I’ve been feeling a bit discombobulated lately.
When I first starting researching my family, I was startled to discover that I had a great uncle and cousin living in Queens whom I had never met, even though we lived a subway ride away in Brooklyn.
Recently, another family has come into my consciousness, one-time Manhattanites as closely related to my mother as the Queens contingent but from whom my mother kept almost equally distant, psychologically speaking.
And no, I can’t blame this behavior on borough-centrism — the reluctance to leave one’s borough, or even neighborhood — though that’s a real thing. My mother didn’t mind venturing beyond Brooklyn.
In the midst of spinning elaborate theories about why we never socialized with these relatives, paranoid hypotheses related to class, financial status and failures to help during the war, it suddenly struck me: Maybe our families just weren’t that into each other in Vienna.
Schmoozing with the Schmerlings
Think about it. In a family with eight brothers and sisters and assorted in-laws and children, some are bound to be closer to each other than others. And I have a lot of evidence that my mother’s family, the Rosenbaums, had been very friendly with one other family: The Schmerlings, David and Mizzi and their children, Stella, the oldest, and the twins Mimi (Hermoine), and Ditte (Edith).
To a lesser extent — but still an important one — the family must also have been close to Siegmund Kornmehl, Freud’s butcher. But I’ll get to that later.
Here’s proof of the Schmerling-Rosenbaum bond.
Exhibit 1. The pictures
I don’t have many pictures of my mother’s family, but among the few that I have there are two that include my mother’s cousin Stella Schmerling. Consider the one with the dog, above. The fact that the girls were wearing matching outfits suggests a closeness — at the least, one imposed by their families, if not an organic one. My mother was an only child, and Stella had two younger twin sisters. It made sense that they would have gravitated towards each other.
Exhibit 2. The Stories
One of the few things my mother told me about her family is that her cousin Stella was sent to see Sigmund Freud in the hope that her limp was psychosomatic (it wasn’t). Maybe the stories about other family members were less interesting, so they didn’t stick in my mind, but I kind of doubt it.
Exhibit 3. The In-Person Endorsements
The only time I visited Vienna, a stop on a college trip abroad with a friend, my mother told me to look up her cousin Stella and her aunt Mizzi, who went back there after the war (I’m not sure in what year).
Visiting my mother’s family was a bit of a mixed bag. I couldn’t communicate very well with either my great aunt or my cousin because they spoke no English. Stella — whose limp I witnessed first hand — and her mother both seemed reserved but nice.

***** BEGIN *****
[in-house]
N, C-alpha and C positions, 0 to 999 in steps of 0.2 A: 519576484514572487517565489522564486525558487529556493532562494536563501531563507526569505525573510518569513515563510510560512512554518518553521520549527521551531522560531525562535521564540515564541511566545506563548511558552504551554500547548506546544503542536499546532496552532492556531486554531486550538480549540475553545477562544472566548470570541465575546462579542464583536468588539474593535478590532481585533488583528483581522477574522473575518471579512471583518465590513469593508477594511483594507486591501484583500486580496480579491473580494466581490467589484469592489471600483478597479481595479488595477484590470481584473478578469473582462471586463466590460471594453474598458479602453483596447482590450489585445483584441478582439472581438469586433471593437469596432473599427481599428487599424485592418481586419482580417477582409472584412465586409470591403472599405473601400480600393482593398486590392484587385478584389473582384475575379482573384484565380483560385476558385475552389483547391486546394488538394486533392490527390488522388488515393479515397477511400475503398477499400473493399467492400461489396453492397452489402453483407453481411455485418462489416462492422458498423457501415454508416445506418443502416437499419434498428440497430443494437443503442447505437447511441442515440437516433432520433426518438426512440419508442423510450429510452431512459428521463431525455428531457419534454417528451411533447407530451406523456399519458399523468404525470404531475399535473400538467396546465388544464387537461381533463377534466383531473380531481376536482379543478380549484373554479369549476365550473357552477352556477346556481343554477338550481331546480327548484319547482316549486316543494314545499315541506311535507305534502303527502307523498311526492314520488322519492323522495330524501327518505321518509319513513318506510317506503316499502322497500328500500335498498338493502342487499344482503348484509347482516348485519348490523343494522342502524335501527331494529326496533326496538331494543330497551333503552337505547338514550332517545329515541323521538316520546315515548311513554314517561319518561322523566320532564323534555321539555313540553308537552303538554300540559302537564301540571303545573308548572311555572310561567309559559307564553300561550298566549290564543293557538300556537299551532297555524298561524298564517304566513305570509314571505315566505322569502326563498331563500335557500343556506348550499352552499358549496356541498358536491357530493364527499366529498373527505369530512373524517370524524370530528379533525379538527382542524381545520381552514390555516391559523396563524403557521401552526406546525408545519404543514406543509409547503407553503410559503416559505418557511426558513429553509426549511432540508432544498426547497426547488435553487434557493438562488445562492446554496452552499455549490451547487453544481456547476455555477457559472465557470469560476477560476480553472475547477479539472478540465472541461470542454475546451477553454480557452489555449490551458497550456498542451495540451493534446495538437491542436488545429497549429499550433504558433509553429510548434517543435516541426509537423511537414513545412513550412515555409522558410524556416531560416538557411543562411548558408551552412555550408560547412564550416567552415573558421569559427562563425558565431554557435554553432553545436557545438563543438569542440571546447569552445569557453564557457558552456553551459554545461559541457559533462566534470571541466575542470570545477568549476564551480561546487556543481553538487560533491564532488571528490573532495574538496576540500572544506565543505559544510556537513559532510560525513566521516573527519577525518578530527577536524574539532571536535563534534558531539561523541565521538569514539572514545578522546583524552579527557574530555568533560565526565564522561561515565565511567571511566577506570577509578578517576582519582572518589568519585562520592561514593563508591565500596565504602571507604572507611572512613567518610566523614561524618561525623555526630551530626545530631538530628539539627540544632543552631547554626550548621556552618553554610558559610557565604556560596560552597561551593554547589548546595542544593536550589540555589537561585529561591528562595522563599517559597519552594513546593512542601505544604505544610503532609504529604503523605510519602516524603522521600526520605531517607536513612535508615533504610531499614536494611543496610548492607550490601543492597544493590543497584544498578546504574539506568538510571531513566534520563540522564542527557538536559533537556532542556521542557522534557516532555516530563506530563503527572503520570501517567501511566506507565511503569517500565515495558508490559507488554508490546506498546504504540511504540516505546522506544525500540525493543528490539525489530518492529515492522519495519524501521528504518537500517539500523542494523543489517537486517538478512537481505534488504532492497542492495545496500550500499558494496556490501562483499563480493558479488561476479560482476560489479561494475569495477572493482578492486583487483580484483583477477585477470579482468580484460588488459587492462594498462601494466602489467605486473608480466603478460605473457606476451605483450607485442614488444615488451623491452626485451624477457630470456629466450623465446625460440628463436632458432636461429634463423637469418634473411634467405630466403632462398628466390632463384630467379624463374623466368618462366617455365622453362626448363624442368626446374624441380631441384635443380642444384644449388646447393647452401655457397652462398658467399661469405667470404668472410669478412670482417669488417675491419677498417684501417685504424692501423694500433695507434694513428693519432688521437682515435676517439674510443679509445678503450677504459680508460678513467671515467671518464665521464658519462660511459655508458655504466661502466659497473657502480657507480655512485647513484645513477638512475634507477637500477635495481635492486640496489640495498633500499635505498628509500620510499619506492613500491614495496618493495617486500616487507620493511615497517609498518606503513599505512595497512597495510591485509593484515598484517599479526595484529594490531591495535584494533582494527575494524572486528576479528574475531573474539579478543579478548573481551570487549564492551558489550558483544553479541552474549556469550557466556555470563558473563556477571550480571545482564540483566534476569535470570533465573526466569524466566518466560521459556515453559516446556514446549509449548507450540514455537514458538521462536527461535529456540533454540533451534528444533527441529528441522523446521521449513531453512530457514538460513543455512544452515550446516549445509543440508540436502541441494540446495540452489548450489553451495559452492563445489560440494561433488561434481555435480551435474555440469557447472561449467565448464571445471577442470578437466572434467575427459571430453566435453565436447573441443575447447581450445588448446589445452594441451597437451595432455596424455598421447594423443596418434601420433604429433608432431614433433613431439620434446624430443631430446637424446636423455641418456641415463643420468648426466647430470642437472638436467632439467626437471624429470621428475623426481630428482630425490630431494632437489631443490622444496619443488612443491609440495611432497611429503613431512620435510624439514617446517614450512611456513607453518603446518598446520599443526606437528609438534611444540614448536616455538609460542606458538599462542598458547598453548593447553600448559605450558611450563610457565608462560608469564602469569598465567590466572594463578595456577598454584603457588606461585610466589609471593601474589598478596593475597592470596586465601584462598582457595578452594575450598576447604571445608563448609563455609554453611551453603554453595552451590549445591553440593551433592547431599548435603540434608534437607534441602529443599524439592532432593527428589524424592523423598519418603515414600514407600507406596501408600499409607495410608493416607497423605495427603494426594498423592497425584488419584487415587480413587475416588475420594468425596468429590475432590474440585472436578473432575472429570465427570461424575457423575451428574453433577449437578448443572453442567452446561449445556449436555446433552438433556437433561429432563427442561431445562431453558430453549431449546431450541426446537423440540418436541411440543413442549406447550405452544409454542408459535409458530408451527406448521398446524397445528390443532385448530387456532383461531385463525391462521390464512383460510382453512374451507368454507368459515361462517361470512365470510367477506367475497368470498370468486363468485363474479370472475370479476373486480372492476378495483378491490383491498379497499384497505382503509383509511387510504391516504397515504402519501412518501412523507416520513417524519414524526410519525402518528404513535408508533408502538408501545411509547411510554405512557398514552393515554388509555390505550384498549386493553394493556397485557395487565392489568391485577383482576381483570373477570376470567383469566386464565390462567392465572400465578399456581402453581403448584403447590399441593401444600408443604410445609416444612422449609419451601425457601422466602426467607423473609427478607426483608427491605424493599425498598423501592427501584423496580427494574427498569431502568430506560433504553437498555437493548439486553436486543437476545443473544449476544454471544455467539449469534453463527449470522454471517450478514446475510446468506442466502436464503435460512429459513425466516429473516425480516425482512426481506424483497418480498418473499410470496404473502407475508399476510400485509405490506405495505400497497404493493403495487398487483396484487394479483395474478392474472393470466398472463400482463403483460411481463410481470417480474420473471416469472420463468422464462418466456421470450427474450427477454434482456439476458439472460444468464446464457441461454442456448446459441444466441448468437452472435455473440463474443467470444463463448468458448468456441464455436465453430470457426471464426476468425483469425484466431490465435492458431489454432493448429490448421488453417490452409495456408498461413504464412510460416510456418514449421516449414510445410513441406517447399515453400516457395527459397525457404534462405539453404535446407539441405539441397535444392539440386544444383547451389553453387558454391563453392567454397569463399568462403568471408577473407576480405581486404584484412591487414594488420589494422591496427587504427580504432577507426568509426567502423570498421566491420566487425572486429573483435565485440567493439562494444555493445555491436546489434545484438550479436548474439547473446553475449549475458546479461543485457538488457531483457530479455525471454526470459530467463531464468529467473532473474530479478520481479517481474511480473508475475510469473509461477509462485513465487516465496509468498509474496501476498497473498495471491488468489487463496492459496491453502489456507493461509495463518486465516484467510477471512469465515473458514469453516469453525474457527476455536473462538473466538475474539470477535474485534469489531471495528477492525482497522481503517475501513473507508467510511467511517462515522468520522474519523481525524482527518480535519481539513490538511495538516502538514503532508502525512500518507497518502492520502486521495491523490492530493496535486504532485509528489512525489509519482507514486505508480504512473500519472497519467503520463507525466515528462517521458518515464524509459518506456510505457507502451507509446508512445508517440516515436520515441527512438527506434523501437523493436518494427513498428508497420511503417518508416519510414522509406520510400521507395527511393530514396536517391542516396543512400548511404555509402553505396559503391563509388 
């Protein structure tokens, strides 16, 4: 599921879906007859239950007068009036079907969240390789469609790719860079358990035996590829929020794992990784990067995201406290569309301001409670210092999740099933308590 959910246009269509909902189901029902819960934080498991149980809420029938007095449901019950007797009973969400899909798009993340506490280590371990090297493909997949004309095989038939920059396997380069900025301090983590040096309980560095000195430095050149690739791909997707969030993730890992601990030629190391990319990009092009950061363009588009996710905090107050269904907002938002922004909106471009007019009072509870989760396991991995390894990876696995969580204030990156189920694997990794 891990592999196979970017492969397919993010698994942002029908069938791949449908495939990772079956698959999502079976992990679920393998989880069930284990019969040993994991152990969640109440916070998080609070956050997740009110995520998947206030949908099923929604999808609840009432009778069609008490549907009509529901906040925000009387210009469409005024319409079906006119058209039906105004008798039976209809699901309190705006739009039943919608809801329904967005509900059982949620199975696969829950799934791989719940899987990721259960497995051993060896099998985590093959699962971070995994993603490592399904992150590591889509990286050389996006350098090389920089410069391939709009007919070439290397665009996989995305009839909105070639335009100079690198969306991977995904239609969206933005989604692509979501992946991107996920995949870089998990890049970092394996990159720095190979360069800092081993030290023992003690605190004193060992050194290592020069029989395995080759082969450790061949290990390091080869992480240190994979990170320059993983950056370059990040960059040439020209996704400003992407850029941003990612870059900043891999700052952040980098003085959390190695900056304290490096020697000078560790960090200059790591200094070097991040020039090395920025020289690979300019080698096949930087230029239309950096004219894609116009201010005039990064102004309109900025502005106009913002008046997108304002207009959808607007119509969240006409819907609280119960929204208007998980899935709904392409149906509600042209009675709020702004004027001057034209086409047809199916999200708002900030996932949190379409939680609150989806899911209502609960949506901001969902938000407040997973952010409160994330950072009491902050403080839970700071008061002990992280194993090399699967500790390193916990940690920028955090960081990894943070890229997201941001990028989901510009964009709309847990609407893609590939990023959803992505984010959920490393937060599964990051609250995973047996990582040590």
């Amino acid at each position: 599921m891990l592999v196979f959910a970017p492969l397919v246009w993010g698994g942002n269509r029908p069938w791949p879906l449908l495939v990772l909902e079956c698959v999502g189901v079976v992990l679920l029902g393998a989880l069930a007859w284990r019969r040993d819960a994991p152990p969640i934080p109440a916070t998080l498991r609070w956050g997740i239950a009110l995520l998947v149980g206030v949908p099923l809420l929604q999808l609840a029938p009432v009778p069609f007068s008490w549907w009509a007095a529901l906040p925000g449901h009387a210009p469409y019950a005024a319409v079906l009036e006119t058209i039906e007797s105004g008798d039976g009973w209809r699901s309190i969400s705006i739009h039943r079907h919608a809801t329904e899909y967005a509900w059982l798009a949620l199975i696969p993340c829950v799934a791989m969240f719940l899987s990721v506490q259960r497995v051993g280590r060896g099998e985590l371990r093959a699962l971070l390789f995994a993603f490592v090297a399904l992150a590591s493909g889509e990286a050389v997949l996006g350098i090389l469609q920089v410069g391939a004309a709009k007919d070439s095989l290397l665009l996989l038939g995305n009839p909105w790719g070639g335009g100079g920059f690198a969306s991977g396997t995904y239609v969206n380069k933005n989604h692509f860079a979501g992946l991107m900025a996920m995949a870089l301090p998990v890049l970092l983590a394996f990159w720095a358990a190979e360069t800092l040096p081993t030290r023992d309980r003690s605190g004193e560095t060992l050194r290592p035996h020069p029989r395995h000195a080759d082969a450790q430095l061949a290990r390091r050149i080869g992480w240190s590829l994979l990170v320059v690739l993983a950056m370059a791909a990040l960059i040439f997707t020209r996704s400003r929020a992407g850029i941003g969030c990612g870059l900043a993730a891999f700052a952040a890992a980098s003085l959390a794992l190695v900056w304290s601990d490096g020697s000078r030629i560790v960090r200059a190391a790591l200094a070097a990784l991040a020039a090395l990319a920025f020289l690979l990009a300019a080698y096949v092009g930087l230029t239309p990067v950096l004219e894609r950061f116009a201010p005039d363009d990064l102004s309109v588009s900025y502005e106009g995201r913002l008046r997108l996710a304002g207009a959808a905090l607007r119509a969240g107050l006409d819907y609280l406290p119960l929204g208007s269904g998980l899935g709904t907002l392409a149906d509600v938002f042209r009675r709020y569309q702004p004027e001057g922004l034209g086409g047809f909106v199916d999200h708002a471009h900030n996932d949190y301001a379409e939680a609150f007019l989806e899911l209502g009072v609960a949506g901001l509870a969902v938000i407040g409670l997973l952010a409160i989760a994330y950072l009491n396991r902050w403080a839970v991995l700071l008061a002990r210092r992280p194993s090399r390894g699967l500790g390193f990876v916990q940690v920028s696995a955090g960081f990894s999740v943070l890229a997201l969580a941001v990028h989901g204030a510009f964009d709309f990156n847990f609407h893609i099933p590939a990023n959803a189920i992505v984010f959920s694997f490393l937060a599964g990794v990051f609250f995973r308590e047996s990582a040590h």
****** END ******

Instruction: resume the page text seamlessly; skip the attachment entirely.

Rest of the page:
Then there was the occasion of the get together with my mother’s family and my father’s, captured in the somewhat grim looking picture above. My friend Andrea and I were staying with my father’s brother, Fritz — the only one on his side who survived the war — and we had one get together with Stella and Mizzi, in part for translation purposes. Now that they’re all dead, I can reveal that my uncle Fritz told me that my mother’s relatives were boring.
In turn, when I got back to the U.S., my mother told me that my uncle Fritz wrote more enthusiastically to my father about my vivacious friend Andrea than he wrote about me. Even if this was true, it wasn’t very nice of my mother to tell me.
But I digress.
Perhaps I blazed the trail, showing my parents that a return to Europe was possible. A few months later, they visited Vienna for the first time since the war.
Exhibit 4: The In-Person Visit
When I lived in London for a year (1988-89), my mother asked me to look up her cousins Mimi (who was now called Herma) and Ditte, who was still Ditte, which, as I mentioned above, is short for Edith. It’s a good thing she didn’t decide to call herself Edie, because it would have been confusing when we got together.
(Incidentally, I was named for my father’s sister, not anyone in my mother’s family, so the confluence of Ediths — in all our various aliases — is purely coincidental.)
So when I lived in London I got together with Herma and Ditte several times though, in retrospect, not often enough — and not productively enough. It was a miserable year. I hated my publishing job, which required me to work ridiculously long hours at low pay. Instead of listening and learning about my mother’s family, I doubtless complained a lot.
Or maybe I got a lot of information from them and forget it in my self-pity haze. Either way, it’s fled from my brain. I don’t have pictures either.
When my mother visited me in London that year, we got together with her cousins. There they were, three tiny woman — not one over five feet — in their 70s who hadn’t seen each other since they were young in Vienna. In the bittersweetness of the occasion, the sweetness won. The cousins were all in good health and trim, and life had brought them many happy things along with the tragedies. Perhaps they had talked about their losses in letters they exchanged over the years, or maybe they didn’t want to discuss painful things in front of me (that would have been par for the course). In any case, I recall a subdued celebration.
Although my mother was clearly pleased to see her cousins, she was more eager to spend time with me alone. They only got together a single time.
I don’t know if they corresponded after that, but my mother was diagnosed with liver cancer less than two years later and died in 1991. She never saw her cousins again. I’m glad, in retrospect, that I provided the excuse for a reunion in time.
Coming soon: More Schmerling family background, and the search for a possible connection to the Schmerling Swiss kosher chocolatiers.